John followed and he saw what Peter saw, the grave cloths and the neatly rolled up head covering and the text says, “he saw and he believed.” What did John believe? He did not that Jesus had been resurrected. What John did believe was Mary’s report that someone had taken the body of Jesus. That is what wrote, after stating that he saw and believed, “For as yet they knew not the scripture, that he must rise again from the dead.” His point is that at this point the Apostles had no understanding of the resurrection. Jesus was crucified and someone has moved his body, just like Mary said. Peter and John returned to the other disciples, leaving Mary at the tomb.
Mary had not slept much if at all and her last real meal was probably with Jesus. She had seen horrific things. Her grief was agonizing. Her affect is flat. She was drained, exhausted, burned out. But, Mary mustered the courage to look into the tomb and she saw two Angles sitting there.
“But Mary stood without at the sepulcher weeping: and as she wept, she stooped down, and looked into the sepulcher, and seeth two angels in white sitting, the one at the head, and the other at the feet, where the body of Jesus had lain. And they say unto her, Woman, why weepest thou? She saith unto them, Because they have taken away my Lord, and I know not where they have laid him.”
Ordinarily, if anyone really sees an angel it is traumatizing. In the Book of Revelation John sees an angel and he passes right out. Had Mary not been worn out from grief and fatigue she would have frozen in fear and trembling at the sight. But very little of her experience was registering. Be attentive to the text. This is the very picture of what is called clinical grief. Even when the angels speak, she answers flatly. What keeps her going, what literally enables her to put one foot in front of the other, is a single question: “Where is Jesus’ body?” Mary turned around as to walk away from the angles and Jesus was standing right there. She mistook him for the gardener and again begged for his dead body. The narrative Mary brought to his tomb, is not a resurrection narrative. Not until Jesus speaks her name, “Mary,” does she return from her oblivion. Maybe it took a few seconds to sink in but when it did she fell at his feet crying out “Master!” Without any categories to understand what was happening, without any prepackaged resurrection narrative available to her, she simply gave herself to this event and his love. No one in the world could say Mary’s name like Jesus. There are two things I want you to understand: Though Jesus was standing right in front her, at that point she did not understand, she did not have our understanding of what a resurrection is and she probably thought it was like Lazarus coming forth. He sent her to Peter with the message that he is risen from the dead. According to Luke some of the disciples went back to the tomb after this but they did not see Jesus and they fell deeper into despair.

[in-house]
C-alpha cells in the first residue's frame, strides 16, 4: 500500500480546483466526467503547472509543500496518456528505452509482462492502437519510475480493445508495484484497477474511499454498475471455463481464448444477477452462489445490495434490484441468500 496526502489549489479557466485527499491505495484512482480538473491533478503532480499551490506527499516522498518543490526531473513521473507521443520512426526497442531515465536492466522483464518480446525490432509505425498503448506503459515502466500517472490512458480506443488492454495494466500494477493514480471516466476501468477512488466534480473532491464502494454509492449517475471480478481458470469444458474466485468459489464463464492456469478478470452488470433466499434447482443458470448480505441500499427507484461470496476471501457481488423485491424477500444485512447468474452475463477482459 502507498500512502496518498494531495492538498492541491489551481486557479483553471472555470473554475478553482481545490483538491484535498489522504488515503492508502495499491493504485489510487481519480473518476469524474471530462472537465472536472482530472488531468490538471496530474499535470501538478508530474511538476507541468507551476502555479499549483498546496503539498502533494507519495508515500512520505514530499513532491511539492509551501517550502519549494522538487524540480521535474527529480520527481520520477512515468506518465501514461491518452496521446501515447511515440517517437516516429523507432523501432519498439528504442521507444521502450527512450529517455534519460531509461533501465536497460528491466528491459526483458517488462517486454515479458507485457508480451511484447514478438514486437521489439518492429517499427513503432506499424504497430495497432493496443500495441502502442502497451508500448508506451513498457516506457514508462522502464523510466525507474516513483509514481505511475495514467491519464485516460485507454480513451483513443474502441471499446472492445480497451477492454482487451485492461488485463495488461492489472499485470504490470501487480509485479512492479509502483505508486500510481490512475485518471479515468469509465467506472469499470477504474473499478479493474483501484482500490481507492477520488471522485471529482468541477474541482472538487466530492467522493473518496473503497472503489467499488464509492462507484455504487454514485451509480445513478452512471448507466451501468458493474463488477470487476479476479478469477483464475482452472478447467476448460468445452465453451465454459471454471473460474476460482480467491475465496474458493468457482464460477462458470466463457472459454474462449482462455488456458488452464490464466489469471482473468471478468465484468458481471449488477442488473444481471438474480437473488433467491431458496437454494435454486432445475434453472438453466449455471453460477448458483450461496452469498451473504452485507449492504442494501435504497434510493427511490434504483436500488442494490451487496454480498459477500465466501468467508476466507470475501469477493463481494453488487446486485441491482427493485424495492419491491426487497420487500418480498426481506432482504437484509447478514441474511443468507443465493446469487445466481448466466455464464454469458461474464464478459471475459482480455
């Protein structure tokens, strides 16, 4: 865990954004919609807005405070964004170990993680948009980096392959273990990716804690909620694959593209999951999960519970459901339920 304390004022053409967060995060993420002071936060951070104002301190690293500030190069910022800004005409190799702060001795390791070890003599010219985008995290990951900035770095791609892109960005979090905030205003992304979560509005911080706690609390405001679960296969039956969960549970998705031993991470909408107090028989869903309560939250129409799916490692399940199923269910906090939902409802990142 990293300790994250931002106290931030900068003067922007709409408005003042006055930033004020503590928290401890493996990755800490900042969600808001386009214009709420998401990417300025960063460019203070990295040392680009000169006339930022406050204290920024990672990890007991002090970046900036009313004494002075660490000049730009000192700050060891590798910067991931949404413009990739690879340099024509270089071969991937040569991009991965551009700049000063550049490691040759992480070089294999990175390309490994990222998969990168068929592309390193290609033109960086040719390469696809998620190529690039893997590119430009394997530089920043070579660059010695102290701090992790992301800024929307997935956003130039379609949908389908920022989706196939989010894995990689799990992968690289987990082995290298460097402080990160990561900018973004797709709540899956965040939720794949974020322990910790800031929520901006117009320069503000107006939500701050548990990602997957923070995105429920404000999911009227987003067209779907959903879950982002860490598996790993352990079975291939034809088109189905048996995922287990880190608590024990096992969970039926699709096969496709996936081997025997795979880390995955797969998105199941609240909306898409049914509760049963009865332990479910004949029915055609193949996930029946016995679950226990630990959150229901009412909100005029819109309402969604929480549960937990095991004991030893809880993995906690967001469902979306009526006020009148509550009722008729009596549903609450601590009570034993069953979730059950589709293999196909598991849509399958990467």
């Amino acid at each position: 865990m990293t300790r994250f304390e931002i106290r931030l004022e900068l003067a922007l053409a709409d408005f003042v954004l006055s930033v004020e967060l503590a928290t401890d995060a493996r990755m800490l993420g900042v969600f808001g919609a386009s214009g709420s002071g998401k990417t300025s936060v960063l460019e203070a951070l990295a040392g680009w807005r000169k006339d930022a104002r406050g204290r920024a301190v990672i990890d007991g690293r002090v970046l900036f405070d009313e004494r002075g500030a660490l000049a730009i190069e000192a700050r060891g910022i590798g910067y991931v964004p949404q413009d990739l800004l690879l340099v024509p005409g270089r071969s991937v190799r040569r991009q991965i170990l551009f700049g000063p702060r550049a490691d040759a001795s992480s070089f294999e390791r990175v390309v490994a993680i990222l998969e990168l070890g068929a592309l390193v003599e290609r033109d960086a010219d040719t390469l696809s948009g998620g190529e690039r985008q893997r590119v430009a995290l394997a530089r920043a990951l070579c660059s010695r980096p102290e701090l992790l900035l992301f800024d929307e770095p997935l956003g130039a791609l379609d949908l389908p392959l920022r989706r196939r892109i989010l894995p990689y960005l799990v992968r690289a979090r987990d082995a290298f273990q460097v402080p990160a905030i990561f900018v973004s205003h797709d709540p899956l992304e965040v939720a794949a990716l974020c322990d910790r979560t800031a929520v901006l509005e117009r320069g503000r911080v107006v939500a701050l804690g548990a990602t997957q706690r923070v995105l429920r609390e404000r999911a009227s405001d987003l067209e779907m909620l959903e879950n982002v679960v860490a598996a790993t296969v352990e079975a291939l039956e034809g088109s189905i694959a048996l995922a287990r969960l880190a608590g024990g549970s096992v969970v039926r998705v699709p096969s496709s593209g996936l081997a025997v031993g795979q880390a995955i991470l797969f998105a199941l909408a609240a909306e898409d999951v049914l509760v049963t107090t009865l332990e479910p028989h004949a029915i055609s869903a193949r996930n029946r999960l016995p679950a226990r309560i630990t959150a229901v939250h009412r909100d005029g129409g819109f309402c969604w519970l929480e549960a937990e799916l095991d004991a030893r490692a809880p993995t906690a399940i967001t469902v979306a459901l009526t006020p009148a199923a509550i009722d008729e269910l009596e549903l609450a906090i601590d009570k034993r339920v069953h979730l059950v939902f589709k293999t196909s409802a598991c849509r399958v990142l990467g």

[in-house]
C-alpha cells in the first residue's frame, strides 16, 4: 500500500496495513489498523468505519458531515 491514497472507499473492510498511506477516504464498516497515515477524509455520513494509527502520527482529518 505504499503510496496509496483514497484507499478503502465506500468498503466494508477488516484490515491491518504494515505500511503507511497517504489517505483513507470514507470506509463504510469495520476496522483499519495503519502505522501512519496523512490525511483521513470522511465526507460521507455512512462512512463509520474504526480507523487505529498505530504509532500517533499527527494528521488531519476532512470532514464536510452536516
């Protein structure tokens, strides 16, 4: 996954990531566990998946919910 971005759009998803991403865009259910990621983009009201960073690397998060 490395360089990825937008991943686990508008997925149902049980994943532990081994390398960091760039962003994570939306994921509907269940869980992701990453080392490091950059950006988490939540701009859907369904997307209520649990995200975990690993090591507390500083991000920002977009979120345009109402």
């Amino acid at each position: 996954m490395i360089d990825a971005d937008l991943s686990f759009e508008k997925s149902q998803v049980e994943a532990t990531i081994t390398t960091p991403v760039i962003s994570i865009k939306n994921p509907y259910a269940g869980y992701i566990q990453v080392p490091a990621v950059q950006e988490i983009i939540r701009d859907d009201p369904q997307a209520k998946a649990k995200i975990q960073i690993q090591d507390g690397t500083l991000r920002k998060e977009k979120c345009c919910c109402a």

Now at this point, it was hardly Noon in our narrative, but the disciples were leaving Jerusalem because it had become a dangerous place for people who followed Jesus. Among those getting out of Jerusalem were two disciples returning to Emmaus. You know the story. They were utterly crushed by the crucifixion. And as they were walking home, Jesus began walking with them but they did not recognize him. These men had a story to tell: “We had hoped that Jesus would restore the nation of Israel.” The resurrection has nothing to do with their story. But at the end of journey as the resurrected Lord broke bread their eyes were opened and they knew their companion to be the resurrected Christ. They turned around and as fast as they could they walked back to Jerusalem to the place where they knew they would find the other disciples and they cried out, “The Lord is risen indeed!” Other disciples were returning to the upper room because Jesus had appeared to some of them just as he had appeared to the women. And then suddenly Jesus came and stood in the midst of them and cried out, “Peace be unto you!” And they were filled with fear and great joy.
Day One began with Jesus’ morning appearance to Mary and it ended with the Church in Jerusalem gathering around Peter and the other Apostles. The Church gathered around the Apostles and that became the rough and ready way of identifying the Church: “Where the Bishop is there is the Church gathered.” But, as you know Thomas was inexplicably absent that first Easter Sunday. The next Sunday, Thomas was in Church when Jesus appeared again at the celebration of the Eucharist. Next we have Jesus’ appearance by the Sea of Tiberias. And a few years later St. Paul wrote the Church in Corinth that the resurrected Christ appeared to over 500 disciples at one time and most of whom were alive at the time of his writing that letter.
This is the reality of what happened to Jesus and his disciples. Without this, without the literal, historical reality of our Lord’s resurrection, then any theological, spiritual, mystical or allegorical meaning, is built upon nothing but wishful thinking.
Everything I have laid out here really happened and I have only skimmed the surface. The meaning for us and all creation will take all eternity to unfold. One last point: Caesar will never stop trying to take custody of the Body of Christ one way or the other. But regardless of how high and mighty, how menacing, how ominous he appears to be — he is puny and he will die. You belong to Jesus and only Jesus has custody of you, body, soul and spirit — and that is for good. Christ is risen from the dead. And you are in Christ!